I recently examined a beautiful 3 year old girl with an exotropia (an eye turned out).  She had seen another optometrist a year ago and that doctor had recommended surgery to straighten her eyes, but mom didn’t want her daughter to have surgery.  After my exam, I felt that surgery was the best option, for several reasons:  the eye turn has been present since birth; there is no significant refractive error causing the eye turn; the turn is large, constant, unilateral and outward; the associated amblyopia is getting worse.

I was about to launch into a one-sided patient education monologue on “why your daughter needs strabismus surgery,” but for whatever reason, I began instead with a question, “why don’t you want your little girl to have the surgery?”  Mom’s answer surprised me and it opened the door to a conversation, one in which we both learned a great deal.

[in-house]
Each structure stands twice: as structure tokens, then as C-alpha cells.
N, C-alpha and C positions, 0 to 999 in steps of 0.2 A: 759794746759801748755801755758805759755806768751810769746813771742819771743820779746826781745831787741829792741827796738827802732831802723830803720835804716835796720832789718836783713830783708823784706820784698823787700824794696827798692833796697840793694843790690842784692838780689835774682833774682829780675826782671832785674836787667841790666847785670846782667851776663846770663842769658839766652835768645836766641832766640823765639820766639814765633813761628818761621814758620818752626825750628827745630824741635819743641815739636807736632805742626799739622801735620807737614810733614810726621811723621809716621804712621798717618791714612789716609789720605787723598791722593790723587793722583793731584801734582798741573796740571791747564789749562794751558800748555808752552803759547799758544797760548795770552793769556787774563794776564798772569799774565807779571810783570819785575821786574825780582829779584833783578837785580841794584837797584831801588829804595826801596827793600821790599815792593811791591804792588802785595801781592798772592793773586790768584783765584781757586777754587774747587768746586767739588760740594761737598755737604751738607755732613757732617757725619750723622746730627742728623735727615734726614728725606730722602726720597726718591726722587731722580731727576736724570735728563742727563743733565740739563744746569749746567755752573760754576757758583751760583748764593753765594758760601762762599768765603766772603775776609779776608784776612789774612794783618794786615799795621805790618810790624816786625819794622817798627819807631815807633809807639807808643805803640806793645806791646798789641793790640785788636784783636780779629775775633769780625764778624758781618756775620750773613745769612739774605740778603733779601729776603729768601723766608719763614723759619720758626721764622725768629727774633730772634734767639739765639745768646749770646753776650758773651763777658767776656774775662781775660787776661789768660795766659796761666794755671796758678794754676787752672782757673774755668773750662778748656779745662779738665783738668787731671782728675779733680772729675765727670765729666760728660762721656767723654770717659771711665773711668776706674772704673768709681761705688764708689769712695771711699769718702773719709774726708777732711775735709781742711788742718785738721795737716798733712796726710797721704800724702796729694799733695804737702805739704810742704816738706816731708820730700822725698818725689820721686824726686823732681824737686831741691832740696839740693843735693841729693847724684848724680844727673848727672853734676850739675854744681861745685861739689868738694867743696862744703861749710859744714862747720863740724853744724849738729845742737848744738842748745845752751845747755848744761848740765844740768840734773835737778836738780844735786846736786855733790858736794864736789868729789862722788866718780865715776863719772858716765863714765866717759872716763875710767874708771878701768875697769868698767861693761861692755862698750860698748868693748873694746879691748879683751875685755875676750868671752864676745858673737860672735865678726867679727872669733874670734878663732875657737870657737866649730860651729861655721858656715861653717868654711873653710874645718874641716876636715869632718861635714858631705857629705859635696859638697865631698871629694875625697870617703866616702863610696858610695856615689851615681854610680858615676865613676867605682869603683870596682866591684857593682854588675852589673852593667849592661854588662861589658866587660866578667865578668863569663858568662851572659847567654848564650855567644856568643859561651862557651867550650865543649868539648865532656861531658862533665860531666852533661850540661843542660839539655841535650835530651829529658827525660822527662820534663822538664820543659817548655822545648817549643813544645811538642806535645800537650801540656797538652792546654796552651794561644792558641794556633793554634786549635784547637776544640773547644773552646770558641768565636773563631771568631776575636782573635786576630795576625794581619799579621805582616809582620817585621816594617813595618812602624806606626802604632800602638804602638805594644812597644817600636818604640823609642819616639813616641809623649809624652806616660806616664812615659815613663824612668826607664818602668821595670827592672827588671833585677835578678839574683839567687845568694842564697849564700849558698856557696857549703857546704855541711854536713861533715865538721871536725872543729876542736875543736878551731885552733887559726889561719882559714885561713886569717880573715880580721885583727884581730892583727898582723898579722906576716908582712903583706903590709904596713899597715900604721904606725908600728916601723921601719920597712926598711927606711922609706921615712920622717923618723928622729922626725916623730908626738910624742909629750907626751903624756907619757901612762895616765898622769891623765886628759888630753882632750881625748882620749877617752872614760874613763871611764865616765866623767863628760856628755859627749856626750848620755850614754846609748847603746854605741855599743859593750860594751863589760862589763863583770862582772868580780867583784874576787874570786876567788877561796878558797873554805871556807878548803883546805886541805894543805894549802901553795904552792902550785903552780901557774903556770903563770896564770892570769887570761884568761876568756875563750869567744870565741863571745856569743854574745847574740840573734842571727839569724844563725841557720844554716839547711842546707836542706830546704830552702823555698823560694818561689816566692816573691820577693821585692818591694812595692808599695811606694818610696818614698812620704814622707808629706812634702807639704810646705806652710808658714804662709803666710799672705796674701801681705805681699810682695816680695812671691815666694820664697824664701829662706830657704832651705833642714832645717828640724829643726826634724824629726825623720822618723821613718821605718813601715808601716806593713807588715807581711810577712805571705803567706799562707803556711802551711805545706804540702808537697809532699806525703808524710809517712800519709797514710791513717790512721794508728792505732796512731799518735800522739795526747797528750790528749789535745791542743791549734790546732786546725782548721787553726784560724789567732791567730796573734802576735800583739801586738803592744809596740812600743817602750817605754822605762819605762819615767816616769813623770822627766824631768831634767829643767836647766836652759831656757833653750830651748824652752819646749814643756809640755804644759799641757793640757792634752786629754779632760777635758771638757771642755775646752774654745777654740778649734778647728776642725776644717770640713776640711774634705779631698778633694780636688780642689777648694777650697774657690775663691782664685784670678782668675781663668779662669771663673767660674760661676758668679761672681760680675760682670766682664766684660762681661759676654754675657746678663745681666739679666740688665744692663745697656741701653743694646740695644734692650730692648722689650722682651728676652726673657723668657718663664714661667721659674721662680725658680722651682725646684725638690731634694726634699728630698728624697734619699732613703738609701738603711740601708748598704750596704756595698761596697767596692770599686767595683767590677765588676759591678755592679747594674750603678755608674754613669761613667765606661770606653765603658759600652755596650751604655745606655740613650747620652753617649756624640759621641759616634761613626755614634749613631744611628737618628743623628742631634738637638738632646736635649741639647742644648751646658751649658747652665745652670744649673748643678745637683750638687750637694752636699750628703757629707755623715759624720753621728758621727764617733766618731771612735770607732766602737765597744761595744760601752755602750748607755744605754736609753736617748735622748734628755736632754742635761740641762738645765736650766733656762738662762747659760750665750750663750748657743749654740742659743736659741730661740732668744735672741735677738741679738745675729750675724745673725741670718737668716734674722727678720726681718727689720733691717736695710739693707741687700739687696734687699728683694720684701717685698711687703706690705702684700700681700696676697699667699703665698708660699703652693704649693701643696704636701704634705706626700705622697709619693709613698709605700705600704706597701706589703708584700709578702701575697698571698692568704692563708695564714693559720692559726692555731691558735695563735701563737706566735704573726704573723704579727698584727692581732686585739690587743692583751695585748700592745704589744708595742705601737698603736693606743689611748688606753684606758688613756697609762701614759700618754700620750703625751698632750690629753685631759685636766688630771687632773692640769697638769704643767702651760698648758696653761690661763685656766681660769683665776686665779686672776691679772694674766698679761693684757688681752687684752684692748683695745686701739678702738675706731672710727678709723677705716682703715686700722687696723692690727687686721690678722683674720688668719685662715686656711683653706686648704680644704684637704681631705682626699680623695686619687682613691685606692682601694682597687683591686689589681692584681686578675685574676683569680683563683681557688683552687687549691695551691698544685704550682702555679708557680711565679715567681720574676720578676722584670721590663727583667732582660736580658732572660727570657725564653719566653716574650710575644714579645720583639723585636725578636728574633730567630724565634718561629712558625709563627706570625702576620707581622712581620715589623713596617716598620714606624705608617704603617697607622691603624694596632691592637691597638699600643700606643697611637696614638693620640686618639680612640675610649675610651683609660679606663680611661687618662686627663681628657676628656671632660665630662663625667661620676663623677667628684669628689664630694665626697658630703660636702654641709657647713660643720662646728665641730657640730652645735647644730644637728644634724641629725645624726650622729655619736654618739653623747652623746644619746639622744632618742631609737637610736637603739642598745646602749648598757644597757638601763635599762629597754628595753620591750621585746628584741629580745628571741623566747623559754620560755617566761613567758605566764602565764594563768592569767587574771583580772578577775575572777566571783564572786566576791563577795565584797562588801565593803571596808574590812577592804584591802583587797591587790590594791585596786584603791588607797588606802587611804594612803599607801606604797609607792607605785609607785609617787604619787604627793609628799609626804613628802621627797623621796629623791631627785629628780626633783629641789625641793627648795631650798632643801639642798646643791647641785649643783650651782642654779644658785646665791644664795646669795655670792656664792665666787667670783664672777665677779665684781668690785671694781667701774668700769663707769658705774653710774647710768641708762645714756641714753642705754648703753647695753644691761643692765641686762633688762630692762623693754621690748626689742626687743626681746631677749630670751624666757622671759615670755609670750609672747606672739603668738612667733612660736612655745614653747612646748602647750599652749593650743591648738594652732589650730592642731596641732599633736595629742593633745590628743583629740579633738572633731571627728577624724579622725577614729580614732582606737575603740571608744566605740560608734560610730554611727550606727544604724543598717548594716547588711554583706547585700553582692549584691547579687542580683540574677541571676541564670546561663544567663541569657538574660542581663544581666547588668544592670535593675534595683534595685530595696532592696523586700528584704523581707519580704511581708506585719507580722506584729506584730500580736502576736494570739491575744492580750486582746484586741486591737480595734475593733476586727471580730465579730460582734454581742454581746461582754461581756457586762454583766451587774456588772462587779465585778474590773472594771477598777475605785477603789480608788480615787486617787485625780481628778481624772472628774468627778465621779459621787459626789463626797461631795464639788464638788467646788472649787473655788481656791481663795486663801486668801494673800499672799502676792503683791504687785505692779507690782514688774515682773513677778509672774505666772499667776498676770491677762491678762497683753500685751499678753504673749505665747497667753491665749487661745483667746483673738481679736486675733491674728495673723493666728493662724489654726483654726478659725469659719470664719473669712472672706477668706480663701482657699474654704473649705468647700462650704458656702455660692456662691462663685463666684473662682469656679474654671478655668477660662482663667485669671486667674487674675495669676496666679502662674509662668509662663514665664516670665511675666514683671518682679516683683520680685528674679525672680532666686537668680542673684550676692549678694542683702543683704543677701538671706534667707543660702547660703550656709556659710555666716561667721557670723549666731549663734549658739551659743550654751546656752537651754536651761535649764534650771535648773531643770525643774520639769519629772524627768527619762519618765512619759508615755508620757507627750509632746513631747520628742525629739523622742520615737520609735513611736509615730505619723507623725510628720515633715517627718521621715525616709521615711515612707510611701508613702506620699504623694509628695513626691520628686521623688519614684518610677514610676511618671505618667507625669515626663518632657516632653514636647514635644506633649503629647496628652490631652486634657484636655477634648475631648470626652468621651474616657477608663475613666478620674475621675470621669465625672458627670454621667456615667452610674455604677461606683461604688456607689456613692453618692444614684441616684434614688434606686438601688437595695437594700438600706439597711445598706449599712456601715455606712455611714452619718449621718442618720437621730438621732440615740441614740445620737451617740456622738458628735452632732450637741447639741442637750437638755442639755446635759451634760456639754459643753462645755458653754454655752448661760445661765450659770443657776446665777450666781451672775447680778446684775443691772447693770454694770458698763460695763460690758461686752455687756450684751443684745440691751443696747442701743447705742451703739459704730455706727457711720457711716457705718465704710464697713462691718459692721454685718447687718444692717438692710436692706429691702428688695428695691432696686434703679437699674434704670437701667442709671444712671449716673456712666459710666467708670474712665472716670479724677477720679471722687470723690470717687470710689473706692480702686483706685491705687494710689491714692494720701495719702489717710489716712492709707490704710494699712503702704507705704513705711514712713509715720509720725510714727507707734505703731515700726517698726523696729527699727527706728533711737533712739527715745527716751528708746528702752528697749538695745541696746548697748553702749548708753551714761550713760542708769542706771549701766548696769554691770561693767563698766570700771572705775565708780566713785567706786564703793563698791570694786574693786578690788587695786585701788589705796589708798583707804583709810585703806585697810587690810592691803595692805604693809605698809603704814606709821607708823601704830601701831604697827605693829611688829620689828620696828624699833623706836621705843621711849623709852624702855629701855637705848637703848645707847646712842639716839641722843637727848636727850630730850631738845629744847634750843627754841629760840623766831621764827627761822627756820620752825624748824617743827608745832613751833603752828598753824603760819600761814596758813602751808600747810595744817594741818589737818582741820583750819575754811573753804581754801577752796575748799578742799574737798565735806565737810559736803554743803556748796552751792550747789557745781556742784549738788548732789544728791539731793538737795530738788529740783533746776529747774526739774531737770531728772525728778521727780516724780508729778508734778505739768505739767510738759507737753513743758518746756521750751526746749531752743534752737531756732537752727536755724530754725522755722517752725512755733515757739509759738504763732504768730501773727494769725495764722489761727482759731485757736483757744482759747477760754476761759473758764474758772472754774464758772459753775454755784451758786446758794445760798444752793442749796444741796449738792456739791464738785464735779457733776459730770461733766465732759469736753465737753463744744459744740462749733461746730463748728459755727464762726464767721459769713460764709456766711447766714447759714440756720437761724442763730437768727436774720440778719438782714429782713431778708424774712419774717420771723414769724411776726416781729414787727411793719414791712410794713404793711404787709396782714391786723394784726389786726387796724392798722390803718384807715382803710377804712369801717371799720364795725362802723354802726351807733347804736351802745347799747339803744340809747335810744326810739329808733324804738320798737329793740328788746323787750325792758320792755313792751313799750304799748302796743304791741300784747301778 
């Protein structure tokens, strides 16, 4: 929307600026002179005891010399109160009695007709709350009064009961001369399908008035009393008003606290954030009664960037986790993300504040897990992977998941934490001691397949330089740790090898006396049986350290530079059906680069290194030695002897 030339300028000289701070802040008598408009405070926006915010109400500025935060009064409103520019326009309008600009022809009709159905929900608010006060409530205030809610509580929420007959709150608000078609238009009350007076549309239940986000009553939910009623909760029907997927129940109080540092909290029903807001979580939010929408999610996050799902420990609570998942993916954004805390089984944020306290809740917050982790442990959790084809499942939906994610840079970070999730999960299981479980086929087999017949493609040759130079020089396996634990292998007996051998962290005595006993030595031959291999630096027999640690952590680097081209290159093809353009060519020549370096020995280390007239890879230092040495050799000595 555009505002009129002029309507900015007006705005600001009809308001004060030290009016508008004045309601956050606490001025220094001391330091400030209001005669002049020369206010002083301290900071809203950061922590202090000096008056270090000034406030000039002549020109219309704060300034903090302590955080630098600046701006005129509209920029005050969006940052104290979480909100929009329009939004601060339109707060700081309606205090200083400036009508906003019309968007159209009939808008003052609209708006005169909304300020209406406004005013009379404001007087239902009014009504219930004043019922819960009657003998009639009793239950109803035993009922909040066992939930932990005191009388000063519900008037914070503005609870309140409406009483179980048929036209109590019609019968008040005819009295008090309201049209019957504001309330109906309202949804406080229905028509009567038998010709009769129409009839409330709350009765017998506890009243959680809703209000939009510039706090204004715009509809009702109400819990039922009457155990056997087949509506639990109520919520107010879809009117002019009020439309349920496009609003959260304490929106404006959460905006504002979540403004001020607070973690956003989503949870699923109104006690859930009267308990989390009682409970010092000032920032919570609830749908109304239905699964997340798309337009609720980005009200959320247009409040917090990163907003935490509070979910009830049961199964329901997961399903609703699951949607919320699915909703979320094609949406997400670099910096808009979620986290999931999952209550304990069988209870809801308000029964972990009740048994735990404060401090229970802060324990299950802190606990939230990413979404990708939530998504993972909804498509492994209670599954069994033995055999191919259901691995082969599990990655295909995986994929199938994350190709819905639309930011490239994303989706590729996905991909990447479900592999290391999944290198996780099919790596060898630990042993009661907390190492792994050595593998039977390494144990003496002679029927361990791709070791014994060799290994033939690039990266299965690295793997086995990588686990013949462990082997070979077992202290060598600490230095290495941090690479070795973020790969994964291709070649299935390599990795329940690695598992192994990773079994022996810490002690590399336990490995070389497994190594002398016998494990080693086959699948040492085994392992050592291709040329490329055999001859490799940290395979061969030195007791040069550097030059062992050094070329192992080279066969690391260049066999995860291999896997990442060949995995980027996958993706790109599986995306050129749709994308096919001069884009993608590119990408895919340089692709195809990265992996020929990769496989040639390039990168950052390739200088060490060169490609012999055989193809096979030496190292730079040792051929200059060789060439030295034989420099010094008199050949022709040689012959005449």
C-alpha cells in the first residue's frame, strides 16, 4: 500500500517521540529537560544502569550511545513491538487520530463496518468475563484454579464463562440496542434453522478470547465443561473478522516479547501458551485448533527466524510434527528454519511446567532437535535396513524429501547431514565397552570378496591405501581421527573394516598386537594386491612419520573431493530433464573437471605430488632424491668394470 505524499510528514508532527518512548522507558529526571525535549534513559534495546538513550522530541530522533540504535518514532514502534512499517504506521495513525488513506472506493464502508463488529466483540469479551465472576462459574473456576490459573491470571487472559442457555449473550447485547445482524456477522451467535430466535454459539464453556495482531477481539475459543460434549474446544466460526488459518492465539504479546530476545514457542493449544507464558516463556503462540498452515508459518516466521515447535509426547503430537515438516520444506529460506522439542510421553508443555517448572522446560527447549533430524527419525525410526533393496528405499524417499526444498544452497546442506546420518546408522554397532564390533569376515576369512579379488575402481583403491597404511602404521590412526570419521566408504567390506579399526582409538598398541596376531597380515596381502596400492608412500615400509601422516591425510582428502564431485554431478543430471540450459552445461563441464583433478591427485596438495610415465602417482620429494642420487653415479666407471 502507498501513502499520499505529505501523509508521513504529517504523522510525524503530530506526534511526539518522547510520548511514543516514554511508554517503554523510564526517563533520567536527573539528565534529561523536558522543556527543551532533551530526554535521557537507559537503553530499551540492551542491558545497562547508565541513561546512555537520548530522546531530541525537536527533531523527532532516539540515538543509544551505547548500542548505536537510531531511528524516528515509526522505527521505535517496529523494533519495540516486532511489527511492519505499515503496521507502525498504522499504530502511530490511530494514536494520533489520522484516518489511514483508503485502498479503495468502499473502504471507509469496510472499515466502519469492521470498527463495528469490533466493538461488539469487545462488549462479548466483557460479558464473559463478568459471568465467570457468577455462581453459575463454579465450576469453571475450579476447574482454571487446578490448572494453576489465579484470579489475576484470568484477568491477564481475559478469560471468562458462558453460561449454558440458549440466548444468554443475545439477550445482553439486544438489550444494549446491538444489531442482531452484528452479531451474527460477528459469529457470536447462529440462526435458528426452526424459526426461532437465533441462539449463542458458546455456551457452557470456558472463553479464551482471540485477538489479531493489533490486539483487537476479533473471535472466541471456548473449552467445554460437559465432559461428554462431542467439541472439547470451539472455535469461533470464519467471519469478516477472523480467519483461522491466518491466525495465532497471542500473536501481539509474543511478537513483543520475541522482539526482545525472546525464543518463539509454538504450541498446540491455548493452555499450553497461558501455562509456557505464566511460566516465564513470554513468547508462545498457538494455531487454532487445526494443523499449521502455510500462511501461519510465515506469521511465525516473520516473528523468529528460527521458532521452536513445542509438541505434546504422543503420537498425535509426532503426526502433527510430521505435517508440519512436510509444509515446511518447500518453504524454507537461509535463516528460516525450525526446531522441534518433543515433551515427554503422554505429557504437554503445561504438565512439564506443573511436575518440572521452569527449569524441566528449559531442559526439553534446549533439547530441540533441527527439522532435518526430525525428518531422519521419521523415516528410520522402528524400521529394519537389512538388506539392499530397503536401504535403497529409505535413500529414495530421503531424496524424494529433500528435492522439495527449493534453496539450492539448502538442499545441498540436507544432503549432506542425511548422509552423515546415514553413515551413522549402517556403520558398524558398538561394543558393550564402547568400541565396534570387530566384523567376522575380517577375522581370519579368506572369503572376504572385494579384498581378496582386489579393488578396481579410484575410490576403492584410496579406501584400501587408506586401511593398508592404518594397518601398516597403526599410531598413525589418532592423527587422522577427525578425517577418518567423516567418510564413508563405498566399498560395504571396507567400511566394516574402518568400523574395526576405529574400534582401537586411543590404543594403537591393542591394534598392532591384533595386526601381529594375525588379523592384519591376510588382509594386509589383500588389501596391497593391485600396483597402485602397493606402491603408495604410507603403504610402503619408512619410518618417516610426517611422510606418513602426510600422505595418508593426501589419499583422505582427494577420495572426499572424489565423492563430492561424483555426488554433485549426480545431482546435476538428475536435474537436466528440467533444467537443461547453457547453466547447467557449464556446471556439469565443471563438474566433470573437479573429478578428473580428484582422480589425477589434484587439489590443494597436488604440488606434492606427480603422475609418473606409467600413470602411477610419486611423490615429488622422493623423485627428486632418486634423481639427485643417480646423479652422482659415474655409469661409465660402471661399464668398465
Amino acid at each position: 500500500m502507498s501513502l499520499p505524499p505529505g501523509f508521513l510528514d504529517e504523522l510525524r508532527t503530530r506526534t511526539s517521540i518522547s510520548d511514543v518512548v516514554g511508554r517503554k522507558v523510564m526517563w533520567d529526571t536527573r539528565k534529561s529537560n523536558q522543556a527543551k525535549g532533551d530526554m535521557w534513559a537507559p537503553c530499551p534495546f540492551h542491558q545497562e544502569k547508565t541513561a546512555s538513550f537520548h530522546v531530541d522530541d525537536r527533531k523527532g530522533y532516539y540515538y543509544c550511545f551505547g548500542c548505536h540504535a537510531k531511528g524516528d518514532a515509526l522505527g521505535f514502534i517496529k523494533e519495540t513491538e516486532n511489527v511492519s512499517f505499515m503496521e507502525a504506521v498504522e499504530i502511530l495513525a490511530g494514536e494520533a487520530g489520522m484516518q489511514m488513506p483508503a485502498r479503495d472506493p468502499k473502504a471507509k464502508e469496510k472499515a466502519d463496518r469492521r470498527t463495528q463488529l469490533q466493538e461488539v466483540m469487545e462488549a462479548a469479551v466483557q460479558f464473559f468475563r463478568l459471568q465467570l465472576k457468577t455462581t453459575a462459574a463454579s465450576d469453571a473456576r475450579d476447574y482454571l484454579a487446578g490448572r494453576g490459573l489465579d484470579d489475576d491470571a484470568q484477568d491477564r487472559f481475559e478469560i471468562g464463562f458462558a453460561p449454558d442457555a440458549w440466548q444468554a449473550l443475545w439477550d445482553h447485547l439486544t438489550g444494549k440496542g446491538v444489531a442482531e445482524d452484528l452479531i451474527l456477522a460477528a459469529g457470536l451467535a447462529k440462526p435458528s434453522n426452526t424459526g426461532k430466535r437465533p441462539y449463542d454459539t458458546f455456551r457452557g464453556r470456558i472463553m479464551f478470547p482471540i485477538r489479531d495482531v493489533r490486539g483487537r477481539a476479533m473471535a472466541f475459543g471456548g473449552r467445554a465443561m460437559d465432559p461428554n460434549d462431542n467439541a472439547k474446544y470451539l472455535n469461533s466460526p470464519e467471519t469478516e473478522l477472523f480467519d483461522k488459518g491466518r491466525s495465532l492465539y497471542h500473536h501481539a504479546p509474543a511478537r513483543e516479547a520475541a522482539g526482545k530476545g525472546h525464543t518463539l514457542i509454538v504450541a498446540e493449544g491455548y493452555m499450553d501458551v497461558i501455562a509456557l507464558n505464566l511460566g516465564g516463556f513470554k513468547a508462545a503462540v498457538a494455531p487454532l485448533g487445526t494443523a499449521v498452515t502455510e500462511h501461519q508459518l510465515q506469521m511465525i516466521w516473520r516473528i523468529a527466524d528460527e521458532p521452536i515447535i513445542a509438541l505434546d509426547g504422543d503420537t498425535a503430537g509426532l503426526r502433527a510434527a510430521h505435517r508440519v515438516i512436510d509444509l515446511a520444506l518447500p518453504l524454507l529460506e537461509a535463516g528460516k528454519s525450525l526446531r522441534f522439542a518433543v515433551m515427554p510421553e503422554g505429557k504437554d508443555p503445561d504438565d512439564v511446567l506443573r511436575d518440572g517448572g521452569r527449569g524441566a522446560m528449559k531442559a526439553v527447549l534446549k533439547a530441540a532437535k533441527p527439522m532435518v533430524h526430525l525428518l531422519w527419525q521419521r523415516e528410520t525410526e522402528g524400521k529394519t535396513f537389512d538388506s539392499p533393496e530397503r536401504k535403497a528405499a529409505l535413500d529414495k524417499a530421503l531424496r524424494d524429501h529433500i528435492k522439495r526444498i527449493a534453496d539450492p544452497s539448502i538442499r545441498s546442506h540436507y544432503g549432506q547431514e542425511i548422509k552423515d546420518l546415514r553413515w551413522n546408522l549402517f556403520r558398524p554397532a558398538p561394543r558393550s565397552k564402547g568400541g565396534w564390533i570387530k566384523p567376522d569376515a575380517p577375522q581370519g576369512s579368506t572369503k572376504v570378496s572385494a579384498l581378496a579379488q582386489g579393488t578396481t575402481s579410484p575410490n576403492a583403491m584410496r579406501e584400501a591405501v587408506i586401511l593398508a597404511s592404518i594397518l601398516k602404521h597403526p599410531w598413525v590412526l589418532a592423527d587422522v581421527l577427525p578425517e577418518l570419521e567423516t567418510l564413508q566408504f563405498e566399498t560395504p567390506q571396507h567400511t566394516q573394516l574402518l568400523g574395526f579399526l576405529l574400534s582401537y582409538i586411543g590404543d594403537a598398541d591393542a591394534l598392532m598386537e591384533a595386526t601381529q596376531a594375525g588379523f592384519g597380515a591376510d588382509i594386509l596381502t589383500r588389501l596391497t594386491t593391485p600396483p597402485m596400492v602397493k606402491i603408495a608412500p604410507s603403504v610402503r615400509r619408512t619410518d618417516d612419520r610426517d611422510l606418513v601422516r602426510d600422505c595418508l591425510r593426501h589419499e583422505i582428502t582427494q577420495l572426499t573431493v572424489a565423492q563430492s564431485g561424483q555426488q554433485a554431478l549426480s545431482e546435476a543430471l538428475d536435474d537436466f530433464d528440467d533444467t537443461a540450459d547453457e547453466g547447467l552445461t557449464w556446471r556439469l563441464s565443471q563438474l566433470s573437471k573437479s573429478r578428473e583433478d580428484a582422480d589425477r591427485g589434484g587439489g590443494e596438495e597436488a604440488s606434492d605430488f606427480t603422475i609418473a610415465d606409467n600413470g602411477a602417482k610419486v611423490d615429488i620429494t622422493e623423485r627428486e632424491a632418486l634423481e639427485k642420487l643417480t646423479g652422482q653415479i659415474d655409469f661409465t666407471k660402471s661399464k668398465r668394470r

“From what I’ve read, the surgery would only be cosmetic.  She still wouldn’t know how to use her eyes together and she might need multiple surgeries. I want her to have vision therapy.”

I wanted to jump up and down and scream,”YES!!!  YOU ARE RIGHT!!”  Well, I refrained from jumping and screaming and I began to explain how treating her duaghter’s eye turn had to consider both motor and sensory components.  Once her daughter’s are aligned motorically with surgery, then vision therapy could work on teaching her brain to use both eyes together (the sensory component) to keep them aligned.  We talked for a long time and covered alot of ground.  In the end, she agreed to consult with a surgeon.

I had assumed that mom didn’t want her daughter to have the surgery because she didn’t understand the problem and its sequelae. I will never make that mistake again.  This mom taught me how important it is to reach out to our patients to better understand their values and their perspective.  Now, we both know we are in this for the long-haul; it’s not an easy fix.  But we are definitely both focused on the same goal.

You may now jump up and down and scream.